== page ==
US20050230787A1 (en) * 2004-04-19 2005-10-20 Hrl Laboratories, Llc. Covert transformation of transistor properties as a circuit protection method
US6972379B2 (en) * 2000-05-26 2005-12-06 Visteon Global Technologies, Inc. Circuit board and a method for making the same
US20060076664A1 (en) * 2004-10-07 2006-04-13 Chien-Hua Chen 3D interconnect with protruding contacts
US20070066079A1 (en) * 2003-07-25 2007-03-22 Grant Kloster Sealing porous dielectrics with silane coupling reagents
US20070105386A1 (en) * 2005-11-04 2007-05-10 Hui-Shen Shih Method of etching a dielectric layer to form a contact hole and a via hole and damascene method
US7242063B1 (en) 2004-06-29 2007-07-10 Hrl Laboratories, Llc Symmetric non-intrusive and covert technique to render a transistor permanently non-operable
US20070158847A1 (en) * 2006-01-09 2007-07-12 Phoenix Precision Technology Corporation Circuit board device with fine conductive structure
US20080079082A1 (en) * 2006-09-28 2008-04-03 Hrl Laboratories, Llc Programmable connection and isolation of active regions in an integrated circuit using ambiguous features to confuse a reverse engineer
US20090148594A1 (en) * 2007-08-15 2009-06-11 Tessera, Inc. Interconnection element with plated posts formed on mandrel
US20090278258A1 (en) * 2008-05-06 2009-11-12 International Business Machines Corporation Interconnect structure with a mushroom-shaped oxide capping layer and method for fabricating same
US7915721B2 (en) 2008-03-12 2011-03-29 Fairchild Semiconductor Corporation Semiconductor die package including IC driver and bridge
US20120292763A1 (en) * 2010-02-09 2012-11-22 International Business Machines Corporation Electromigration immune through-substrate vias
US20130234281A1 (en) * 2011-04-14 2013-09-12 Robert Bosch Gmbh Wafer with Spacer including Horizontal Member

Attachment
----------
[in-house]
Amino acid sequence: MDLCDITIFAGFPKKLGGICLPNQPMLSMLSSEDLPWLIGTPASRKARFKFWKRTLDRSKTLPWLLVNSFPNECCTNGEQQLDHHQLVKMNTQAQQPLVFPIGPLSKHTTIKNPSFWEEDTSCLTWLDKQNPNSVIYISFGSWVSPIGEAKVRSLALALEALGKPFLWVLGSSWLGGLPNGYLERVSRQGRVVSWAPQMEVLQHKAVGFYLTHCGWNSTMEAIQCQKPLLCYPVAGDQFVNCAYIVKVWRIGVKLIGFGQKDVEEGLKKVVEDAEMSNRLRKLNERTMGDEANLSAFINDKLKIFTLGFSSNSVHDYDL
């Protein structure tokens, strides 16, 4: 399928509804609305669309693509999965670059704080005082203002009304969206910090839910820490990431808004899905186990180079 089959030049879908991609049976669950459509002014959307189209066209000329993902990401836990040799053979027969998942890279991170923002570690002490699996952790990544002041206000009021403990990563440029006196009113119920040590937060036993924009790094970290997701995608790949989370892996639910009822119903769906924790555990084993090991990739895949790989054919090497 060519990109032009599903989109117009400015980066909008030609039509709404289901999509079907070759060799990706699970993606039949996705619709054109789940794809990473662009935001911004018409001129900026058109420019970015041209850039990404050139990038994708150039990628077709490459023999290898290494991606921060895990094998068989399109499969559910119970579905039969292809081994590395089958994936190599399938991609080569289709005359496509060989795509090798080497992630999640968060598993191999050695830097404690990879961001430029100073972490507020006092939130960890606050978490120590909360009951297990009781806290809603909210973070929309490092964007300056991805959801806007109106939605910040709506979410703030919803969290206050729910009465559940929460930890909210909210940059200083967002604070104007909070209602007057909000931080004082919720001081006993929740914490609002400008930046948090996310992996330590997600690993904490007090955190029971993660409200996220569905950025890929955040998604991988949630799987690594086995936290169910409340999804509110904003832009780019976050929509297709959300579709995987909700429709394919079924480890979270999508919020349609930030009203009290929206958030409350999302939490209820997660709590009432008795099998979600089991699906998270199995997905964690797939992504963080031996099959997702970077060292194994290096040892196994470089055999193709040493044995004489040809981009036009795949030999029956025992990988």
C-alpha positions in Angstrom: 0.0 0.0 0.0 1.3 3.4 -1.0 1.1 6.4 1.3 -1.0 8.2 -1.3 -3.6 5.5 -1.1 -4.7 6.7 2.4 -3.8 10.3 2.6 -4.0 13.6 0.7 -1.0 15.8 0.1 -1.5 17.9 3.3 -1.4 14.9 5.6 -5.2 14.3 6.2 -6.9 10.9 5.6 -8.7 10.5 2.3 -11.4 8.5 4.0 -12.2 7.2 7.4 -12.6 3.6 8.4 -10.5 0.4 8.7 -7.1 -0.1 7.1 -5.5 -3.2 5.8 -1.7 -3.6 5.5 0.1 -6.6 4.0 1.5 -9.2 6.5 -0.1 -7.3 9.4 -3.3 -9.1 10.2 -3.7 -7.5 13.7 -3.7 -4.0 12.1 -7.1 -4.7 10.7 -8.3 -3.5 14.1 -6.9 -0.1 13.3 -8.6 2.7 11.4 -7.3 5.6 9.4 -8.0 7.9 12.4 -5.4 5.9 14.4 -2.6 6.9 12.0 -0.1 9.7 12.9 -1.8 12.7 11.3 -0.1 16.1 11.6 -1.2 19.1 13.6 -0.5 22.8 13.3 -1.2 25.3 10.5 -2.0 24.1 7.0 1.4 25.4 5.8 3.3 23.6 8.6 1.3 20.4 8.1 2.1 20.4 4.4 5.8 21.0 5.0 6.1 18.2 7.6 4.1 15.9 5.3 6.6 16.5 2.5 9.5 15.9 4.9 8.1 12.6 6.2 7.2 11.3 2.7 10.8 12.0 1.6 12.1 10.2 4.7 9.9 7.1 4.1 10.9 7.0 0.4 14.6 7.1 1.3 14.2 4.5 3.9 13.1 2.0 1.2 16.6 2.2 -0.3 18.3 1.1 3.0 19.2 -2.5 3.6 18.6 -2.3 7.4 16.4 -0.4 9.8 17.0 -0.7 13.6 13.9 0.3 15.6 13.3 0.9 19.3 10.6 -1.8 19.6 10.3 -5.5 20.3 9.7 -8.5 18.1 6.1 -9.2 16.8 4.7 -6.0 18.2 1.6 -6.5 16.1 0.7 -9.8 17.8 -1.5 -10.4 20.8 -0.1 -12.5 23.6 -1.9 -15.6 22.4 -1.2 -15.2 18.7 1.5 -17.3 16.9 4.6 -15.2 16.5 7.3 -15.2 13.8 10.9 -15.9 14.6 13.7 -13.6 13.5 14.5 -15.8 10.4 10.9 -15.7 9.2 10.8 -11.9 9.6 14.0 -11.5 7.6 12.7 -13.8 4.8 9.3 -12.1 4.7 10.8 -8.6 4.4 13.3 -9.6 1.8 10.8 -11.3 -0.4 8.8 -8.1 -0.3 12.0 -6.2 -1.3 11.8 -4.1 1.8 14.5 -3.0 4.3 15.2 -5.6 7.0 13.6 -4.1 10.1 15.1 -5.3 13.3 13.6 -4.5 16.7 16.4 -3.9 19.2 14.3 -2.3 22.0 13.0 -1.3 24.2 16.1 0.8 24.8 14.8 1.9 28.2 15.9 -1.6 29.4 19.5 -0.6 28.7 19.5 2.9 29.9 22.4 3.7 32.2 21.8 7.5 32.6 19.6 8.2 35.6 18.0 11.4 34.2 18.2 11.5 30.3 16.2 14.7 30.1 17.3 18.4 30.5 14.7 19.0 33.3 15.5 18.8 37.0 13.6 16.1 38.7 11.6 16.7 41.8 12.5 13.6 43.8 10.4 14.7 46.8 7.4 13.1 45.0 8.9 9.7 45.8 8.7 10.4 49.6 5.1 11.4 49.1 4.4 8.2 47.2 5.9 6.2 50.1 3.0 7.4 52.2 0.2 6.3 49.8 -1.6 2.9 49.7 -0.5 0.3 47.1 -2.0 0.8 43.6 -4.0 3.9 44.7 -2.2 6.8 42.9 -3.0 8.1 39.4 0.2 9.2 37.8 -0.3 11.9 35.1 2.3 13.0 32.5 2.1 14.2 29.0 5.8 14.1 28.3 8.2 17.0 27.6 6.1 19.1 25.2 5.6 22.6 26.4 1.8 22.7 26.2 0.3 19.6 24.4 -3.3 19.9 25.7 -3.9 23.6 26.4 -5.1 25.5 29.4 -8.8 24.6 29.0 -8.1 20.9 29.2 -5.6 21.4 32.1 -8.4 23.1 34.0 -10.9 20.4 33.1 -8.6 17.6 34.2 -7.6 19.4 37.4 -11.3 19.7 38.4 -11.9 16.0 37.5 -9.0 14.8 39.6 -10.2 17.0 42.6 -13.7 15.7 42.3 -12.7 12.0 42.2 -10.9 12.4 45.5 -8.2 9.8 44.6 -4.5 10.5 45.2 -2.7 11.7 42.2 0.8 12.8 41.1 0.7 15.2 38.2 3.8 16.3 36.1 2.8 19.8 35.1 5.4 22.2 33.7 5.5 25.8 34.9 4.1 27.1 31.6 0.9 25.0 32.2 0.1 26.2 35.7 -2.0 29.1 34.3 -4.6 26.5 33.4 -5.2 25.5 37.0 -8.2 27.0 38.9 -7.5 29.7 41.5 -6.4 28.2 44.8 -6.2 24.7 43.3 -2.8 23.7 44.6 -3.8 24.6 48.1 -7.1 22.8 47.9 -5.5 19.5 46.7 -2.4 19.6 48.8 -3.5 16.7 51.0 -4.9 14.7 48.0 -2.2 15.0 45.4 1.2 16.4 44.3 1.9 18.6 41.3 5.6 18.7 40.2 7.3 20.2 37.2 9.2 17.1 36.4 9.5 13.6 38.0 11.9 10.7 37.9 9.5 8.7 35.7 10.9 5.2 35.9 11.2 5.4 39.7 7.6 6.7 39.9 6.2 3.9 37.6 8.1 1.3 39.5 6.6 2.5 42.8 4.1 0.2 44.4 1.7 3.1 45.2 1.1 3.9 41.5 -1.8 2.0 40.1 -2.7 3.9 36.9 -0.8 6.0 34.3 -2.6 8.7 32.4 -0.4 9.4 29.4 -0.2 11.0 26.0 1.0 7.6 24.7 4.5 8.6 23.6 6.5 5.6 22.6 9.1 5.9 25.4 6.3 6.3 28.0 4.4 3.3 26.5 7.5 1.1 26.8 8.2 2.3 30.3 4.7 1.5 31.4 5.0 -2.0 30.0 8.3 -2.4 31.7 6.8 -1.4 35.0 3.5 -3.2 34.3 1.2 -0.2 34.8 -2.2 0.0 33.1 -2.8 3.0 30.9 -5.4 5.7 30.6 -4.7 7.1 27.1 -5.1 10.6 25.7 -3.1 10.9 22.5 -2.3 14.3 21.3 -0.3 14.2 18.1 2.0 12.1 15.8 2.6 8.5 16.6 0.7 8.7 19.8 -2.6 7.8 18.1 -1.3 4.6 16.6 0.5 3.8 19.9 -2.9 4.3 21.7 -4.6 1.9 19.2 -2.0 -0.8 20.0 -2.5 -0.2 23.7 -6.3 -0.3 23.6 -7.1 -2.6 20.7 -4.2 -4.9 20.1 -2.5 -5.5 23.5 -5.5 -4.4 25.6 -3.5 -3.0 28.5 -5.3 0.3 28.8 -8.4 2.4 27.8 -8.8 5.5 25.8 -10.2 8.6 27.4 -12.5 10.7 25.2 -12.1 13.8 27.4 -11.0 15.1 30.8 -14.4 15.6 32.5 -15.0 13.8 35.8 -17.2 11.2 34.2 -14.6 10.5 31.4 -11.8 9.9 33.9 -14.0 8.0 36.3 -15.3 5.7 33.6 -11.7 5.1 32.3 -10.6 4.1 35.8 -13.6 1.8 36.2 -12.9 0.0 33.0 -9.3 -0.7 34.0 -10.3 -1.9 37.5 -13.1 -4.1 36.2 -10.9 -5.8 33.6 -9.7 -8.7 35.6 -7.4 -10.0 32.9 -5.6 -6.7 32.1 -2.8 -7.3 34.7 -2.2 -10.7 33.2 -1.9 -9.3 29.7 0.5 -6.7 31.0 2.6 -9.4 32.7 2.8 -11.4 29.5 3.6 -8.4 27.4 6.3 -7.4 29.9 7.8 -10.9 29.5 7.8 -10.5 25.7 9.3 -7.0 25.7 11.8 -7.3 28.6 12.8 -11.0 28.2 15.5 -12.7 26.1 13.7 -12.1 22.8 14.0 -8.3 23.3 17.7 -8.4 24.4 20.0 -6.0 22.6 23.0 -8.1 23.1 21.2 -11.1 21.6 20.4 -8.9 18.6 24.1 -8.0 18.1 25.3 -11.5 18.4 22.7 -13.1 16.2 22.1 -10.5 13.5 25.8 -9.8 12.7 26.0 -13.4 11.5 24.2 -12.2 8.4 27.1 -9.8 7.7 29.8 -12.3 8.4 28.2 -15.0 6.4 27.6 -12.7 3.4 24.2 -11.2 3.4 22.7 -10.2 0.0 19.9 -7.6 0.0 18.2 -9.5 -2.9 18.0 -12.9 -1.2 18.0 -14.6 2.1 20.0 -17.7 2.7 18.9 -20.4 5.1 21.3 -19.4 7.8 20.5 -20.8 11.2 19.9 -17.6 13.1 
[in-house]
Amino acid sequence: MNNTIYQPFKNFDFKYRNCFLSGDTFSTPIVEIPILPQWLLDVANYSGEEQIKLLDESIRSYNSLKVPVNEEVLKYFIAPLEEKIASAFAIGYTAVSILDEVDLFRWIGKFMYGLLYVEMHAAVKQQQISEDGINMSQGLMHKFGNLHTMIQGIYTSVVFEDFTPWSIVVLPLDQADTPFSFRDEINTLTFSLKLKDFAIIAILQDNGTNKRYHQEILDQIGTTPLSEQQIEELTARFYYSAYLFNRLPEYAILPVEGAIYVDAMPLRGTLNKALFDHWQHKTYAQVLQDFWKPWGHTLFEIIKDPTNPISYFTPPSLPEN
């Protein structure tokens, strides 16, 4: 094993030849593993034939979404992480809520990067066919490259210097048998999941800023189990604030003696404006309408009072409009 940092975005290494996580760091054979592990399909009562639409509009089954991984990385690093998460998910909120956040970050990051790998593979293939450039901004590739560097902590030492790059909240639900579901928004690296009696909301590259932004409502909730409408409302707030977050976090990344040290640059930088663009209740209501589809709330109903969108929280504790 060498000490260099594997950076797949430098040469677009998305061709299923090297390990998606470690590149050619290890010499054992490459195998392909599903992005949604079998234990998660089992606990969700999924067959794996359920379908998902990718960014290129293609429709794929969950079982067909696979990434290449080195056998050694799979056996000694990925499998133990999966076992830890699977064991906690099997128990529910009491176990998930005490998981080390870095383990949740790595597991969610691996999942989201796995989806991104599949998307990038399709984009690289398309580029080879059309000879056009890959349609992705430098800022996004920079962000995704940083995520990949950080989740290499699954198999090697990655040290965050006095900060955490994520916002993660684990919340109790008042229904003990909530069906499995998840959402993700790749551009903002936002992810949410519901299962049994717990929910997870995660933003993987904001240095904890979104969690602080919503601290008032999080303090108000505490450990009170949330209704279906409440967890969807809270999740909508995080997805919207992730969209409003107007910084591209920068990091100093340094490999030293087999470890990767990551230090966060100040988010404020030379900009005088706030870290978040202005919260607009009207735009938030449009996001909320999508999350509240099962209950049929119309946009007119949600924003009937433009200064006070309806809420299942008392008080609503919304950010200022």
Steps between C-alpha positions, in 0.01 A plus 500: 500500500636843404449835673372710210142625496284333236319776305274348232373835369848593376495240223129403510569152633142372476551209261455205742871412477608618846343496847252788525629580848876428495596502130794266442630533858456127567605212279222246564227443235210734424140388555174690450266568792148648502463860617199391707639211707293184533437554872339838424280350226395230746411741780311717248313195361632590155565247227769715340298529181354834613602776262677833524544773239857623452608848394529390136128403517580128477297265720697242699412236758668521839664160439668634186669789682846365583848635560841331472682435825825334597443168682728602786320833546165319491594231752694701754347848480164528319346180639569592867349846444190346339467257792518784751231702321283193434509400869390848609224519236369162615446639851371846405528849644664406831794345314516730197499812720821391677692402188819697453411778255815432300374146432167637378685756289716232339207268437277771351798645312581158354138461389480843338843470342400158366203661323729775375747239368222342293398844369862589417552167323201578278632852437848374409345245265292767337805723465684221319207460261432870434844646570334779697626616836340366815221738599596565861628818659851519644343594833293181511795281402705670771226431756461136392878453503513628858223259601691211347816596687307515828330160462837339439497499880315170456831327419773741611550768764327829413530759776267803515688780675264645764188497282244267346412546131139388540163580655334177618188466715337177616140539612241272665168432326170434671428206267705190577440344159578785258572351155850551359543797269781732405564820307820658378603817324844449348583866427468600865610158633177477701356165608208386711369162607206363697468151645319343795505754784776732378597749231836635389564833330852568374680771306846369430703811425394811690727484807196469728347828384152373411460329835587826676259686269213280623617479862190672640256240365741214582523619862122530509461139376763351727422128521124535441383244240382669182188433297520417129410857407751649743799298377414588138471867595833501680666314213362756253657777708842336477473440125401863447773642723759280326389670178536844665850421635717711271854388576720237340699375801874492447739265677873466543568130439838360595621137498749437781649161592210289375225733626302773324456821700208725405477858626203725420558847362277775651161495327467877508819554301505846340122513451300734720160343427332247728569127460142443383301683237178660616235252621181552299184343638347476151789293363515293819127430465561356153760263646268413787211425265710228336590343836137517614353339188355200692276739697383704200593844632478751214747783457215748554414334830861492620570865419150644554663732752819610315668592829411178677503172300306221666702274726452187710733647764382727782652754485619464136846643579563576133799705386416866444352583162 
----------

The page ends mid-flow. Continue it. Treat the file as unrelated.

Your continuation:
US20130285134A1 (en) * 2012-04-26 2013-10-31 International Business Machines Corporation Non-volatile memory device formed with etch stop layer in shallow trench isolation region
US8629536B2 (en) 2011-02-01 2014-01-14 International Business Machines Corporation High performance on-chip vertical coaxial cable, method of manufacture and design structure

Families Citing this family (34)

* Cited by examiner, † Cited by third party
Publication number Priority date Publication date Assignee Title
US5171713A (en) * 1990-01-10 1992-12-15 Micrunity Systems Eng Process for forming planarized, air-bridge interconnects on a semiconductor substrate
JPH04155835A (en) * 1990-10-18 1992-05-28 Mitsubishi Electric Corp Manufacture of integrated circuit device
JPH04298030A (en) * 1991-03-27 1992-10-21 Sony Corp Method of forming metal plug
US5233135A (en) * 1991-06-28 1993-08-03 Sgs-Thomson Microelectronics, Inc. Interconnect for integrated circuits
KR950012918B1 (en) * 1991-10-21 1995-10-23 정몽헌 Contact filling method using secondary deposition of selective tungsten thin film
US5372969A (en) * 1991-12-31 1994-12-13 Texas Instruments Incorporated Low-RC multi-level interconnect technology for high-performance integrated circuits
US5328868A (en) * 1992-01-14 1994-07-12 International Business Machines Corporation Method of forming metal connections
GB2273201B (en) * 1992-09-18 1996-07-10 Texas Instruments Ltd High reliablity contact scheme
US5371047A (en) * 1992-10-30 1994-12-06 International Business Machines Corporation Chip interconnection having a breathable etch stop layer
US6127257A (en) * 1993-11-18 2000-10-03 Motorola Inc. Method of making a contact structure
US5413962A (en) * 1994-07-15 1995-05-09 United Microelectronics Corporation Multi-level conductor process in VLSI fabrication utilizing an air bridge
JP3280803B2 (en) * 1994-08-18 2002-05-13 沖電気工業株式会社 Semiconductor device and manufacturing method thereof
US5543013A (en) * 1994-12-01 1996-08-06 Analog Devices, Inc. Method of forming a microstructure with bare silicon ground plane
US5783493A (en) * 1997-01-27 1998-07-21 Taiwan Semiconductor Manufacturing Company Ltd. Method for reducing precipitate defects using a plasma treatment post BPSG etchback
US6037248A (en) 1997-06-13 2000-03-14 Micron Technology, Inc. Method of fabricating integrated circuit wiring with low RC time delay
US6577011B1 (en) * 1997-07-10 2003-06-10 International Business Machines Corporation Chip interconnect wiring structure with low dielectric constant insulator and methods for fabricating the same
US6509590B1 (en) * 1998-07-20 2003-01-21 Micron Technology, Inc. Aluminum-beryllium alloys for air bridges
US6413854B1 (en) * 1999-08-24 2002-07-02 International Business Machines Corp. Method to build multi level structure